Caregiver Tips: When the terrible-twos resurface at 80

I got this message yesterday:

“I looked at the CaringWise website.

It looks good.

I hope it's working for you.

Do you offer a service where stevedores go over to an old geezer's house and slap them silly, yelling, "Be NICE!  Your family is only trying to HELP you!!"

I'd pay extra for that.”

I know a lot of folks who are feeling that way these days, as they try to help aging parents sort out their finances, eat more healthily, consider alternative (read: safer, more convenient for the kids) living arrangements. Or, worst of all, as they try to pry away the car keys.

We Boomers are so certain that the changes we suggest (or insist on) are the  intelligent thing to do, based either on a clear-eyed view of the present or a proactive preparation for the future. Yet our loved ones resist. Or worse, they say yes, we do all the leg work, and then, poof, at the very last minute they change their minds. Layer in the fact that we have extremely busy lives of our own, thank you very much, and that we are just doing this out of the goodness of our hearts, and you have a recipe for exasperated frustration, as beautifully articulated above.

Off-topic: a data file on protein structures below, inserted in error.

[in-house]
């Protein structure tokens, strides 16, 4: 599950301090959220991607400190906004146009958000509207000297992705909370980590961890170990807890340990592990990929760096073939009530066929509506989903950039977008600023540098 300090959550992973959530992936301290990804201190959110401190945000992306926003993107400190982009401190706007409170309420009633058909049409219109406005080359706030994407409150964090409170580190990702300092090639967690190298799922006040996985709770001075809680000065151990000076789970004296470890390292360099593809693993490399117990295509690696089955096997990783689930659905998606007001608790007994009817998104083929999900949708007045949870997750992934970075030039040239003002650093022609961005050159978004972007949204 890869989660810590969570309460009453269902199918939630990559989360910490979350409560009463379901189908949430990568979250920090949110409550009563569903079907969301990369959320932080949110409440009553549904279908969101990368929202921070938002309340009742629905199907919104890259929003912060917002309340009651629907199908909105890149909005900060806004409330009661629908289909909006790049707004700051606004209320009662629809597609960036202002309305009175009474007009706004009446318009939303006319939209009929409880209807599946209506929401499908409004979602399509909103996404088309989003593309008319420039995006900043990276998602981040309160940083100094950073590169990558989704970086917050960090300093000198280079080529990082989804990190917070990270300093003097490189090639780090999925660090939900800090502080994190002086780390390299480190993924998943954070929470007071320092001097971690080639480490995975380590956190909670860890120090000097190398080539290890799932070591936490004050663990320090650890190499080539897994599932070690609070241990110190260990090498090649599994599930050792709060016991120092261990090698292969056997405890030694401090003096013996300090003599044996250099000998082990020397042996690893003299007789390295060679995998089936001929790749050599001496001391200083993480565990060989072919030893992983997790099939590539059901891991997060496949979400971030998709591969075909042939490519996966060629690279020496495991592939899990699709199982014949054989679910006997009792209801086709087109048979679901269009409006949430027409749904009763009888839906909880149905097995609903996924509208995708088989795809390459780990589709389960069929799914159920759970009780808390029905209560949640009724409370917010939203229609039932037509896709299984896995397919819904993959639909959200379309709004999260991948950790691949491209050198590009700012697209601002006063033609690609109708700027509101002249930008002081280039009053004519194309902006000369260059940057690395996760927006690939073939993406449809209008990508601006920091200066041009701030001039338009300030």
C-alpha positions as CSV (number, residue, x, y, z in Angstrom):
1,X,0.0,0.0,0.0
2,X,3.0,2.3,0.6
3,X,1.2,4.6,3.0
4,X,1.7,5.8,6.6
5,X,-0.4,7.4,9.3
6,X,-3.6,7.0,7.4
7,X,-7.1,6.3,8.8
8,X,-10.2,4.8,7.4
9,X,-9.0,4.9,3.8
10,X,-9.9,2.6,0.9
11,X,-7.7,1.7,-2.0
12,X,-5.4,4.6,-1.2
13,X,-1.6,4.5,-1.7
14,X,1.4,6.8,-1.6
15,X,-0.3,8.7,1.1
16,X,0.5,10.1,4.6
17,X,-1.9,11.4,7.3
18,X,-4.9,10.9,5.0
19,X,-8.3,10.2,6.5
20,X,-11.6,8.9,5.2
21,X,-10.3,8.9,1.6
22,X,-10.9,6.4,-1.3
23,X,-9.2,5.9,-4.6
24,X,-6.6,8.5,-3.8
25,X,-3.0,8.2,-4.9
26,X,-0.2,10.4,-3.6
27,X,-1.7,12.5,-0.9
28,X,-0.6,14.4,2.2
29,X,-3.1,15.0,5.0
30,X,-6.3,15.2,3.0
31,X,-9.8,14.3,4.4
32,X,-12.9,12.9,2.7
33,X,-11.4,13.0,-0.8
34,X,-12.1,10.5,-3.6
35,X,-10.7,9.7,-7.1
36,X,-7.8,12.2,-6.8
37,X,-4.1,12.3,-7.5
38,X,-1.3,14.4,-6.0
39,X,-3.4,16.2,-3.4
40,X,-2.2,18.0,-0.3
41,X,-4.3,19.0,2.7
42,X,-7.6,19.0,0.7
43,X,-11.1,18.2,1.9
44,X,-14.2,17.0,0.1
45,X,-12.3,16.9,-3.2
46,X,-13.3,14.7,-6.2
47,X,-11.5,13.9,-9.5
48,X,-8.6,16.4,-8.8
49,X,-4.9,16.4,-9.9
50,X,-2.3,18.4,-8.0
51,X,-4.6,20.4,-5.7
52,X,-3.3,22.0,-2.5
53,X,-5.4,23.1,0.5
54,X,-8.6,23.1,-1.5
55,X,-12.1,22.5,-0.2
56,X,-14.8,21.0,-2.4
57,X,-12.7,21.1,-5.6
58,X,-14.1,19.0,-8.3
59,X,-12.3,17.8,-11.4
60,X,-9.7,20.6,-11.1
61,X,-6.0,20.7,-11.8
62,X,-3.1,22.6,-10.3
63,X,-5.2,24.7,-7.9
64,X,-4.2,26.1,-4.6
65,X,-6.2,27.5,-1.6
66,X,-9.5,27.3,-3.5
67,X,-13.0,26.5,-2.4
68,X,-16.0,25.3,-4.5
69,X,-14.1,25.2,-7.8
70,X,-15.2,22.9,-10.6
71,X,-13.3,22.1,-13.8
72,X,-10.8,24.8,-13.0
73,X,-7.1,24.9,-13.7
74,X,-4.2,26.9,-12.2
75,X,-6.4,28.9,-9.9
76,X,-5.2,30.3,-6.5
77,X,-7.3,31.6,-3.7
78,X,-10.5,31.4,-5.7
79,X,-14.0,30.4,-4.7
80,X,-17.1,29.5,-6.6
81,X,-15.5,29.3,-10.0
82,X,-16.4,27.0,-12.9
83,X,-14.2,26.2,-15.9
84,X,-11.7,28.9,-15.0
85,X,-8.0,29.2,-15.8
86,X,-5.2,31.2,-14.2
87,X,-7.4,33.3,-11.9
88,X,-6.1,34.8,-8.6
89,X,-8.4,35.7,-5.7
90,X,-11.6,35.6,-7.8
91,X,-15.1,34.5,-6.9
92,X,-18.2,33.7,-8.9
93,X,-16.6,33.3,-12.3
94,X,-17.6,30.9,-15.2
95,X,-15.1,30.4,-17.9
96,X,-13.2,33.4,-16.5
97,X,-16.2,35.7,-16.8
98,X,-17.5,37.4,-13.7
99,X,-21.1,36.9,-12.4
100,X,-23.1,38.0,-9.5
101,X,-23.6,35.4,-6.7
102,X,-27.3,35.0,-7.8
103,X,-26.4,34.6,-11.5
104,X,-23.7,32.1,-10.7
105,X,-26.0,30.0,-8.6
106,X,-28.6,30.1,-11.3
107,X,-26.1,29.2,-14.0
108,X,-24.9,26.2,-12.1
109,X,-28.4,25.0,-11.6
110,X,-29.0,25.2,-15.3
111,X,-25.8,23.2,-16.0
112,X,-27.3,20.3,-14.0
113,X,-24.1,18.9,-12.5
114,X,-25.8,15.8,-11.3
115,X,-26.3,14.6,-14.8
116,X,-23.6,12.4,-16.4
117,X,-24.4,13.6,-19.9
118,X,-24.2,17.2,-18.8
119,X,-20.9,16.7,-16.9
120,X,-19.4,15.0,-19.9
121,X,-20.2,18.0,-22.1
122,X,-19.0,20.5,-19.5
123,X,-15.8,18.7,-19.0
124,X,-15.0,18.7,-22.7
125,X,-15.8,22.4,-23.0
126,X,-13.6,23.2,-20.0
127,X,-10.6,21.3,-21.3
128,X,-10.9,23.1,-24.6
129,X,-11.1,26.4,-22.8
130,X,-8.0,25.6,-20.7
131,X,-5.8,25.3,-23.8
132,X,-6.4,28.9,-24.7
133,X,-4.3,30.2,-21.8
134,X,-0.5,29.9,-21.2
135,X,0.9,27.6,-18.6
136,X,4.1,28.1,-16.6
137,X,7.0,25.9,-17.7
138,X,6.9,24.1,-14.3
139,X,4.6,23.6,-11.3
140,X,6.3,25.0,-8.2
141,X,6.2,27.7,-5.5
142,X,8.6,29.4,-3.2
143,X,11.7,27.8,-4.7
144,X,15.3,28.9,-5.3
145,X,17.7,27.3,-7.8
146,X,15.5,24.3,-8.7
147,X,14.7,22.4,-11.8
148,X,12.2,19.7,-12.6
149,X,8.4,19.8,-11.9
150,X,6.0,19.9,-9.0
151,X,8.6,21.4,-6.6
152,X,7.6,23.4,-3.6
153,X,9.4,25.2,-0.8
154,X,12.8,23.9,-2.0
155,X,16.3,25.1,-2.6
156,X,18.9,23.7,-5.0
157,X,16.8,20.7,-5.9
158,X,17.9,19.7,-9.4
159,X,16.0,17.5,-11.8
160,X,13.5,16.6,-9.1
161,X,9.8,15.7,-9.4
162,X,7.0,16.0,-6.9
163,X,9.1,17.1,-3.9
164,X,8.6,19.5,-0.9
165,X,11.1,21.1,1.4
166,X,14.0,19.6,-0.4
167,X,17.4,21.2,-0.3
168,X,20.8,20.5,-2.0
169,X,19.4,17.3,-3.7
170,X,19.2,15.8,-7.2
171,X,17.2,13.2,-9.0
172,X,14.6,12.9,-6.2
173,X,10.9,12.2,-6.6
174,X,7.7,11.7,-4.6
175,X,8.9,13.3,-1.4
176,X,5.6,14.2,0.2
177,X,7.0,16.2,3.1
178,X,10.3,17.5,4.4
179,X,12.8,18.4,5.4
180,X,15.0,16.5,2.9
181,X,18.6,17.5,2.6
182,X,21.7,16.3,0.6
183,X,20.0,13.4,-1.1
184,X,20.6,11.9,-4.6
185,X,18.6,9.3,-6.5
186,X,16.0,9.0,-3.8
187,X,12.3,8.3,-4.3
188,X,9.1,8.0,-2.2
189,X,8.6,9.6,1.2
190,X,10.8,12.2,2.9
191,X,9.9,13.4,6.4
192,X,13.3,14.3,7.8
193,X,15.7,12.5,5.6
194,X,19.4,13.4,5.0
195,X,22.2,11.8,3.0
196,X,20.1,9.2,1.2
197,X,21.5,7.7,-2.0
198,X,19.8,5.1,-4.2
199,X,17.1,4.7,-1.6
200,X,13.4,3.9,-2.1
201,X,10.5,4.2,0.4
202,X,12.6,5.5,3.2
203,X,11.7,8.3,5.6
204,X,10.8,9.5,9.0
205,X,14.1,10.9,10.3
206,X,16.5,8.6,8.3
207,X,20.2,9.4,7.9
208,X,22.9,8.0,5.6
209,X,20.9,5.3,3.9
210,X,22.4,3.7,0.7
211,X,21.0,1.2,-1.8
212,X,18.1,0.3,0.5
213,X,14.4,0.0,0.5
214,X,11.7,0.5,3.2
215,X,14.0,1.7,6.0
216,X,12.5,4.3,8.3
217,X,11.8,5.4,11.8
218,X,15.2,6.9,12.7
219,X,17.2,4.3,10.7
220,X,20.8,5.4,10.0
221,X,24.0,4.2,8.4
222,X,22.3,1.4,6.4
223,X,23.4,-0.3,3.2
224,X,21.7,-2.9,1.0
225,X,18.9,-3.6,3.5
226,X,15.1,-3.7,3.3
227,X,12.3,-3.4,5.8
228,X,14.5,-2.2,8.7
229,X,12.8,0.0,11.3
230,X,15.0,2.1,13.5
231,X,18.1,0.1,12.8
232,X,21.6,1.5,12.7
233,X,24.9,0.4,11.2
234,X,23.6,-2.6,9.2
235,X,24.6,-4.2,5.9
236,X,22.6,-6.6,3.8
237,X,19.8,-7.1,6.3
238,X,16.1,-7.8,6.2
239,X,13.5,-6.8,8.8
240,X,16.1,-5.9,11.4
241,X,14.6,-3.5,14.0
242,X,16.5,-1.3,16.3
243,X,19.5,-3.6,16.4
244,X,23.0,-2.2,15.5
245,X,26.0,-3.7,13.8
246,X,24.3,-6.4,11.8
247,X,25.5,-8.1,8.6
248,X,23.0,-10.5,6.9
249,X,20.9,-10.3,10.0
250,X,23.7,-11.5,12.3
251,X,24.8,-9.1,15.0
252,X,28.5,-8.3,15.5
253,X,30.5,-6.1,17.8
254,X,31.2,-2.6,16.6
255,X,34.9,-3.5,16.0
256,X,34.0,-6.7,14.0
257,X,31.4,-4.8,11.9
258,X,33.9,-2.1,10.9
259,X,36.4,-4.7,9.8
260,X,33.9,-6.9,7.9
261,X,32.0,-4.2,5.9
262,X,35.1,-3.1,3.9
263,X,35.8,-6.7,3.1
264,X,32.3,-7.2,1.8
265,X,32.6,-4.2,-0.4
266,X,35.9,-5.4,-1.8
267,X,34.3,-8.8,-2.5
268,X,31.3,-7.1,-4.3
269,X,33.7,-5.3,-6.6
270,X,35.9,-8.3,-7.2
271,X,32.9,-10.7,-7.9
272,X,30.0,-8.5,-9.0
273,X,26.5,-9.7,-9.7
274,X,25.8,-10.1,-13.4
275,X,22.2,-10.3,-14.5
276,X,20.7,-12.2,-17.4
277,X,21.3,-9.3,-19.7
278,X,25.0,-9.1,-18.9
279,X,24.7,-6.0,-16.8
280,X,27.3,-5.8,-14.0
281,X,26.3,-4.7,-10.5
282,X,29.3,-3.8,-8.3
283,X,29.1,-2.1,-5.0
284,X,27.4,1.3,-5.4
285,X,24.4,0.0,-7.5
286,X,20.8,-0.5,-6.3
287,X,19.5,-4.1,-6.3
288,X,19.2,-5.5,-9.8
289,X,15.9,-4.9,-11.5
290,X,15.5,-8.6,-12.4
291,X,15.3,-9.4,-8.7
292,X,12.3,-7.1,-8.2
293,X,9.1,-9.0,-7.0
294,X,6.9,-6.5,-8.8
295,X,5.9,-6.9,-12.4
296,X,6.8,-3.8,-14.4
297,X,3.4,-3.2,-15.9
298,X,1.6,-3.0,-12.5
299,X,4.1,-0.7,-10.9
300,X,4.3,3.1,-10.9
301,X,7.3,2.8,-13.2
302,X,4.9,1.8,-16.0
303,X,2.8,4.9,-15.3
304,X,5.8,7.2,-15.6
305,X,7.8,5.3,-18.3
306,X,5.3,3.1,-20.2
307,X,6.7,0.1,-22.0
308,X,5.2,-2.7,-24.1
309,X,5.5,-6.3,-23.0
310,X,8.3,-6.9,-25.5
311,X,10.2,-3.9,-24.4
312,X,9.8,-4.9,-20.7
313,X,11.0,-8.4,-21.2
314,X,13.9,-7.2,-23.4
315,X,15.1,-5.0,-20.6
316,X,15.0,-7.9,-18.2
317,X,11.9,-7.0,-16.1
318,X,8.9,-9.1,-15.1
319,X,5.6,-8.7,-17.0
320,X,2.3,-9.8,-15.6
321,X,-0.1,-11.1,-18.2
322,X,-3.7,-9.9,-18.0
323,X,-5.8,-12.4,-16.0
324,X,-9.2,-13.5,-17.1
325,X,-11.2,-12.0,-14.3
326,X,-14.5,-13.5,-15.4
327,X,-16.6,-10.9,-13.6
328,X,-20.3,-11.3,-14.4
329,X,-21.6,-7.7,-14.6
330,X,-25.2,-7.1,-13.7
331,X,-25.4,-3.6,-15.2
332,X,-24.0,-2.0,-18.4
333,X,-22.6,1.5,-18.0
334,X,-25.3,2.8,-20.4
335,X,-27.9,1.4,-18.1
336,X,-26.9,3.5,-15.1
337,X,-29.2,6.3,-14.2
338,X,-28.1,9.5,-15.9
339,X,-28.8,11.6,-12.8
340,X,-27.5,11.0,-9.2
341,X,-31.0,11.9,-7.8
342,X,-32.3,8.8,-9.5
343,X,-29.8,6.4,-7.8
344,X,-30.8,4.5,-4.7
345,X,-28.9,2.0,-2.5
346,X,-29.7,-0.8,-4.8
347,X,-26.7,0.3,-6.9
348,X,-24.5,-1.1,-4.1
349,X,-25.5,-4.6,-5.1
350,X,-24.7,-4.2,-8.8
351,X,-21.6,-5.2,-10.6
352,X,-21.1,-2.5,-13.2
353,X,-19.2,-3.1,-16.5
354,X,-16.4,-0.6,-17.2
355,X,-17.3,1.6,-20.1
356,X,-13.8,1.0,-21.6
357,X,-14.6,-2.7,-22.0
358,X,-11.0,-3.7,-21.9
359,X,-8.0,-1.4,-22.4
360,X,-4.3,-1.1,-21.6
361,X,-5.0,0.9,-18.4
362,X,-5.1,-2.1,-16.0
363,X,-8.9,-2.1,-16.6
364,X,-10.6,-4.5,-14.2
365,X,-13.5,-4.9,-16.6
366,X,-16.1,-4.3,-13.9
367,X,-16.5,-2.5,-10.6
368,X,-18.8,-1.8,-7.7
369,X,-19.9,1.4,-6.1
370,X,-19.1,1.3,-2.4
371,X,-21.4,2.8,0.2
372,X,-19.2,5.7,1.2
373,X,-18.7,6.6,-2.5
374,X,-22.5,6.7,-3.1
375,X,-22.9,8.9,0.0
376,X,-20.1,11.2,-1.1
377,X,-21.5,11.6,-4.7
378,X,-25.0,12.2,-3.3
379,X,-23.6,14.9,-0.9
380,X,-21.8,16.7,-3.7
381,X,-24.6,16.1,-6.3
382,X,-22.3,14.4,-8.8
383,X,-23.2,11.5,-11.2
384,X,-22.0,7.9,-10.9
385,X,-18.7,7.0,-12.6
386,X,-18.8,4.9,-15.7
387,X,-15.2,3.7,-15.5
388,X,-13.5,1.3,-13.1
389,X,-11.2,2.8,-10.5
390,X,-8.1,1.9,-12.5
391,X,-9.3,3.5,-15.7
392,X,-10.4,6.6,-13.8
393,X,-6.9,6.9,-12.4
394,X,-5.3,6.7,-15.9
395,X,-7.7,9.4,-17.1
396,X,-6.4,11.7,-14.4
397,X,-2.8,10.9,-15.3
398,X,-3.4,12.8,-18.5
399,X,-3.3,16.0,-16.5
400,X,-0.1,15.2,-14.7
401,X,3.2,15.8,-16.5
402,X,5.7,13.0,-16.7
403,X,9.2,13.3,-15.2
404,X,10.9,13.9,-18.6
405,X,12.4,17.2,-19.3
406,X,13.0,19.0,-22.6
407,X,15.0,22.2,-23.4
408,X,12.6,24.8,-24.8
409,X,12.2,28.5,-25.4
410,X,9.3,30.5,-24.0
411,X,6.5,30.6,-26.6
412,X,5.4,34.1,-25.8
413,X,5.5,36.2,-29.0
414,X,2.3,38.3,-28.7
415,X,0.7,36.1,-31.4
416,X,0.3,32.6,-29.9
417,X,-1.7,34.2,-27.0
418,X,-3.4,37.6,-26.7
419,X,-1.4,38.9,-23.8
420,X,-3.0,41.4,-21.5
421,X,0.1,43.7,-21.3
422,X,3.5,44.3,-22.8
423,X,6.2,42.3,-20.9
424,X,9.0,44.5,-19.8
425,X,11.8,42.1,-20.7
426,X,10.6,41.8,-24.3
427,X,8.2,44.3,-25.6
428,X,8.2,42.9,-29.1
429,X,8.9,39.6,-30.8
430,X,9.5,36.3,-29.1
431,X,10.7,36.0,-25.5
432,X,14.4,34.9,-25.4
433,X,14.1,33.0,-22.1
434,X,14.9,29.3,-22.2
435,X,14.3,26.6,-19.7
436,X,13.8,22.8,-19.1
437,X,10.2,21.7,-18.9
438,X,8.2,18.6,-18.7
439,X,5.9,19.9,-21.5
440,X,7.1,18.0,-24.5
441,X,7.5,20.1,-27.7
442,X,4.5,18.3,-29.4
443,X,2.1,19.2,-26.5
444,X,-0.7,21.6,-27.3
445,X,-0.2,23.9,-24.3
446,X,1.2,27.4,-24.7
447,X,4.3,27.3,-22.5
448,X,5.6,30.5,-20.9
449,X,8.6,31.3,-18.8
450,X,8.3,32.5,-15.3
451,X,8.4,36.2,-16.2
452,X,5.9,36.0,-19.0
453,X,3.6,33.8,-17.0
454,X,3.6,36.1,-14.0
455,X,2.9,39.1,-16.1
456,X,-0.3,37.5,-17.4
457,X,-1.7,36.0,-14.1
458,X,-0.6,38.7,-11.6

I’ve been there; haven’t you?

While we absolutely designed CaringWise to alleviate stress for the caregiver, we do not have any stevedores on call. So what’s the solution?

Maybe we need to look at the situation from the point of view of the person we are trying to help.

Remember how patient you had to be when your two-year-old screamed in frustration for the independence they wanted so desperately, but couldn't really handle? Well, now you are dealing with the reverse situation: Someone has spent a good 60 years in complete control of their lives—and possibly the lives of their families and employees. And now some whipper-snapper—their own child no less—is telling them what to do. Worse, that directive almost inevitably is diminishing (give up your house, your car, your ice cream, your financial freedom). It’s insulting. And scary. No wonder they’re not nice about it.

Next week we will post a list of suggestions on how you can handle this situation. But for now, try patience. And remember to breathe.